JimD's DeWalt DWS520LK Track Saw

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  • JimD's DeWalt DWS520LK Track Saw

    We used to always have a "family gift" each Christmas. My kids have homes of their own and my wife is in heaven but I've continued the tradition by buying myself something : ). This year is was a DeWalt track saw with the 102 and 59 inch tracks. I ordered it from Amazon but it was actually supplied by CPO tools. Pretty pricey at nearly $600 but part of my reasoning is that I will probably be doing more for my kids away from my shop. I can't bring my table saw but can bring this. I was also hoping it would eliminate my need for 60 inch rip capacity on my saw. It has.

    As others have commented, the 102 inch rail comes in it's own masonite box which is about 104 inches long. Shippers must love it. Besides the saw and the two rails, I got the DeWalt clamps for the rails. I highly recommend them. I tried a couple cuts without the clamps and I got a little off in both cases. Undoubtedly some is operator error but I cut where I wanted each time with the clamps.

    One of the reviews at Amazon commented the long rail was too short. I don't think that's true at all. I position both rails to only overhang a inch or so on the side I start the cut from leaving the longer overhang at the other end. This gives me plenty of rail.

    It takes a couple minutes to get the guide almost snug to the guide rail. I was surprised to not find an allen wrench for this lock nut but it took only a couple minutes to find mine. You must do this but it is easy. Just use an allen wrench to loosen the lock nut, snug the guide and back off a tiny bit and then tighten the lock nut. Do both and you are done. This and adjusting the depth to where I wanted it was the only setup. The depth adjustment is really nice, by the way. It reads in real measurements - inches - and in the depth considering the rail. So if you want to cut 3/4 plywood projecting the blade 1/8 below the wood, you set to 7/8 inch. I've read the Festool is in mm. I would hate that.

    I was pleasantly surprised that the saw cuts EXACTLY at the soft edge of the guide rail. You have to make a cut to cut off the soft edge and then you use that to set the guide from that point on. I used to use a home-made guide of 1/4 luan with my Milwaukee and it would gradually erode the edge, I believe because the blade wobbles a little during startup and shutdown. There has been none of that with the DeWalt.

    I've also read criticism of the guides as too flimsy. I don't think that is true either but maybe the Festools are heavier. I suspect the criticism is from somebody trying to make cuts without the clamps and blaming the guide when they get a little off. Maybe the Festool works better without the clamps but the DeWalt with the clamps is great. I've also read that the clamps (dewalt) are recommended with the Festool.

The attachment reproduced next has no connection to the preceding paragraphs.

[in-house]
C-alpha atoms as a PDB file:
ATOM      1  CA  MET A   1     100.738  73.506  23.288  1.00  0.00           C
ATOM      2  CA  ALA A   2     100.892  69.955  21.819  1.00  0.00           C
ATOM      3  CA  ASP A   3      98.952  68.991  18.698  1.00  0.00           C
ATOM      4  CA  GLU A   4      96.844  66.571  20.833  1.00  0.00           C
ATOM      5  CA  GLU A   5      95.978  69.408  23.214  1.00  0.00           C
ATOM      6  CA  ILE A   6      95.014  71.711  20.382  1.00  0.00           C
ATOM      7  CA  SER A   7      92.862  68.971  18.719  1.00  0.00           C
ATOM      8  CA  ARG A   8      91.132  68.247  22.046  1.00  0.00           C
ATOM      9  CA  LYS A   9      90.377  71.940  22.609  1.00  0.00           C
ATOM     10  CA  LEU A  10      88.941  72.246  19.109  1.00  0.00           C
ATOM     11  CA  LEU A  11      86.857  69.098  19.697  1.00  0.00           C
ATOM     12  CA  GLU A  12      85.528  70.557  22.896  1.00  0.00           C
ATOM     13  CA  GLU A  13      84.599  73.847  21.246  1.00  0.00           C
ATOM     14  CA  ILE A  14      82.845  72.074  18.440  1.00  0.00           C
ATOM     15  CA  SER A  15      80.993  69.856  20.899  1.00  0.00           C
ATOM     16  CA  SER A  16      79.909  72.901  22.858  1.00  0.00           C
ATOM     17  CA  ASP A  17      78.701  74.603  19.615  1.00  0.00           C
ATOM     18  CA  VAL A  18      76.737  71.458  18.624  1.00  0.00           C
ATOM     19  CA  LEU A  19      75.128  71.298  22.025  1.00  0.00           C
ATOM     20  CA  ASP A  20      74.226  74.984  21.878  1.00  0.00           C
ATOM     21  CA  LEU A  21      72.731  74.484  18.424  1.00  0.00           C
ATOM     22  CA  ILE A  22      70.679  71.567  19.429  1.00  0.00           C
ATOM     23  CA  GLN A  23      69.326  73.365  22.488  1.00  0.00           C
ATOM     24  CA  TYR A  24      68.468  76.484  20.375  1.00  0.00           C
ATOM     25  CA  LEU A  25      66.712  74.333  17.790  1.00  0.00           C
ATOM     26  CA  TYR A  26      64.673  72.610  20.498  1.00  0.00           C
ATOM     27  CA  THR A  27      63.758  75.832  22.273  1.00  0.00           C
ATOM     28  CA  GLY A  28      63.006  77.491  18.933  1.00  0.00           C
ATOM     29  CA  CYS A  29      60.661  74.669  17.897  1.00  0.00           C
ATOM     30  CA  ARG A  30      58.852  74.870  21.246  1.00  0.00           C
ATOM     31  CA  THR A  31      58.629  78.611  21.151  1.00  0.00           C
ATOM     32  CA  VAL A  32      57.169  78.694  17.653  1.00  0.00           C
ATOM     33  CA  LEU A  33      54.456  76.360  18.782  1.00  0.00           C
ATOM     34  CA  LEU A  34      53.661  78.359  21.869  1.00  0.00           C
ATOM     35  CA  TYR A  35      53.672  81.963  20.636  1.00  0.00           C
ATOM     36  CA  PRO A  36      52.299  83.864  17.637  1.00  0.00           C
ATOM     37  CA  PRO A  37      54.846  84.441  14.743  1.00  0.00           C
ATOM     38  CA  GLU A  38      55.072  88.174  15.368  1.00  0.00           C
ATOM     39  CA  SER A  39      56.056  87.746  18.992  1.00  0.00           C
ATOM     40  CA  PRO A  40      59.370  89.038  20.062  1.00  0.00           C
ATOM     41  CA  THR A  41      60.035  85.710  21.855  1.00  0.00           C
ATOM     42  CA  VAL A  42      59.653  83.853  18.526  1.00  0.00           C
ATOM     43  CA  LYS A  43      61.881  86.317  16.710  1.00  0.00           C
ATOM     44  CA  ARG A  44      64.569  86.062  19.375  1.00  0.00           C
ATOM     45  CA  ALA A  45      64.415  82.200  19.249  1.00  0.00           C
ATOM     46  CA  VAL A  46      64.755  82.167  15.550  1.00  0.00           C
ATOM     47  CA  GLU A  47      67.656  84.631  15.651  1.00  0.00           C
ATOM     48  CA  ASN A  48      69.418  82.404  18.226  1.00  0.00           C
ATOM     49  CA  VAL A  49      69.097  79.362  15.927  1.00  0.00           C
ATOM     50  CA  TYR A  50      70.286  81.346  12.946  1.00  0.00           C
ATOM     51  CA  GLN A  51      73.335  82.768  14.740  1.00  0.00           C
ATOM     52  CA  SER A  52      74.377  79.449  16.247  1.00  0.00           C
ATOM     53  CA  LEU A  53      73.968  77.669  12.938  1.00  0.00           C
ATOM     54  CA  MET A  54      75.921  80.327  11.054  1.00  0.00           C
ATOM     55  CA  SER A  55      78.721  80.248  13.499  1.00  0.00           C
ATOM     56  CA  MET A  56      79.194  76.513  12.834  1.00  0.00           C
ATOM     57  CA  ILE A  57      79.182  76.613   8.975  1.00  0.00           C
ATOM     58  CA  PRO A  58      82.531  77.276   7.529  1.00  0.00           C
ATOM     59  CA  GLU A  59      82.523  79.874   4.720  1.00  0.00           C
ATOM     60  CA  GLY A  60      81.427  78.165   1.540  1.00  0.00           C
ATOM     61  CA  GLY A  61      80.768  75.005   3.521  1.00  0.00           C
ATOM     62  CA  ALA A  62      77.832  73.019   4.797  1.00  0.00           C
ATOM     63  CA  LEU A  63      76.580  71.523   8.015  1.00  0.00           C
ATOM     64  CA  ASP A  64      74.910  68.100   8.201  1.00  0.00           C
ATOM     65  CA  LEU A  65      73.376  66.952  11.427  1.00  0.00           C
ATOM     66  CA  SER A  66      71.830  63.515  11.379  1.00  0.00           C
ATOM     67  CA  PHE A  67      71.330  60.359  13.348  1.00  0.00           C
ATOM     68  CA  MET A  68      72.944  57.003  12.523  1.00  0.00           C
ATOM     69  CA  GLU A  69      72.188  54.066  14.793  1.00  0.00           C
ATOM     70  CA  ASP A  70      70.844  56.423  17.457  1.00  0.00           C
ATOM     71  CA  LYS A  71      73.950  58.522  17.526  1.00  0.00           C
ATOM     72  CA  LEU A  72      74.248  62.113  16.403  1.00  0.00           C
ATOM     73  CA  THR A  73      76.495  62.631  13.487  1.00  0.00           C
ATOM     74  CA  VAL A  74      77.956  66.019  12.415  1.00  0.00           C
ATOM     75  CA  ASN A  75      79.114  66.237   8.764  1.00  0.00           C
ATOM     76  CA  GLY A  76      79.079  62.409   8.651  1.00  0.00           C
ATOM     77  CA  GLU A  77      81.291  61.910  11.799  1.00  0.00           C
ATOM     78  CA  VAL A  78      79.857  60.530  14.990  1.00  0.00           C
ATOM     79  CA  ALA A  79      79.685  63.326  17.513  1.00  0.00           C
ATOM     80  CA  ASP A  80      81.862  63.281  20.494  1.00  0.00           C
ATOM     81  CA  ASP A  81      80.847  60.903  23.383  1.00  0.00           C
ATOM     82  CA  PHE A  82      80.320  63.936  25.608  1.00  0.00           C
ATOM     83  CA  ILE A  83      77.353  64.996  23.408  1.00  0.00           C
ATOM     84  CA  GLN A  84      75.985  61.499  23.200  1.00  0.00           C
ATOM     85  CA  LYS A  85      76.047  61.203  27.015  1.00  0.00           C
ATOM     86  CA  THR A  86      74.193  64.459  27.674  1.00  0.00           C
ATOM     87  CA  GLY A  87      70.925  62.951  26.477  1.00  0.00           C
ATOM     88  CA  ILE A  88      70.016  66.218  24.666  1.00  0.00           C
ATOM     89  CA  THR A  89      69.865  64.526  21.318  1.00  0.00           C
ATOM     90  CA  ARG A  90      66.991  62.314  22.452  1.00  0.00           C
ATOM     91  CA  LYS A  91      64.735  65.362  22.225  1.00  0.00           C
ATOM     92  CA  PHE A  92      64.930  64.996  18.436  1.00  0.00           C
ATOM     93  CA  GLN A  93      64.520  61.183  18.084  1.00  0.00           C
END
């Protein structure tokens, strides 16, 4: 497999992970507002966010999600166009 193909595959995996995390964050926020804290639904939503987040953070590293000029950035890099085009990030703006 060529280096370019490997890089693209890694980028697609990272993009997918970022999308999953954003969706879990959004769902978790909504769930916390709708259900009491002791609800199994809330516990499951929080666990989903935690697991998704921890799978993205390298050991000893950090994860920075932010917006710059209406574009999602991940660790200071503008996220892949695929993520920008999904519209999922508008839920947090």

I opened this gift early and used it to make a cabinet for church. The cabinet is a little over 5 feet tall, about 32 inches wide and about 16 inches deep. It has three shelves. It is about as big as I could get from a sheet of 3/4 plywood. I used the DeWalt to make all the cuts including the rabbet in the sides for the back - and most of the rabbet in the top. All the plywood was cut with the DeWalt but I used my other tools to make the face frame and cut the frame for the doors. This went unusually well and quickly. I had all the major cuts done in a couple hours. It's nice to not have to cut to rough size with the circular saw and then finish on the table saw. I built a lattice of 1x4 pieces years ago to use when ripping up plywood. I lay it across the trailer I use to bring home the wood or my table saw and work bench if I'm in the shop. Cutting up sheet goods this way is much, much easier than trying to manuver a full sheet through the table saw. I have infeed and outfeed support and have done it but not from now on. Why wrestle with it when you have a better way? You could get buy with simpler supports for the wood you are cutting but the lattice is a worthwhile small project. The brass screws that hold it together are well countersunk. The pieces are knotched to fit over each other. They are on 1 foot centers if I remember. The resulting piece is plenty strong enough to support itself and the plywood laid over supports. I think mine is 6 foot by 3 foot. You want it a bit smaller than a full sheet since you need to clamp the sheet goods around the edges.

    You need to be carefull about your marks when using this tool. It will cut where you set it but a crude pencil mark about where you want the cut is not good enough. I use a 0.7mm mechanical pencil. I can routinely cut within about 1/64 of what I want. That works fine.

    I've also read criticism of the angle of the dust chute. If you don't like it, I didn't, loosen the two torx screws closest to the chute on the saw and rotate it. I hook my shop vacumn to it and it catches nearly all the dust.

    I will probably buy the router guide for the rails. I can see where it would be handy to make rabbetts and dados. I don't think I'll get the right angle guide. I've read it isn't terribly accurate and I found it easy to mark both ends and just use the shorter guide for cross cuts.

    If you are at all considering this type of tool I recommend you get it. It will not replace a table saw but it will give you a way to cut up sheet goods larger than your saw will easily handle accurately and easily.

    Jim
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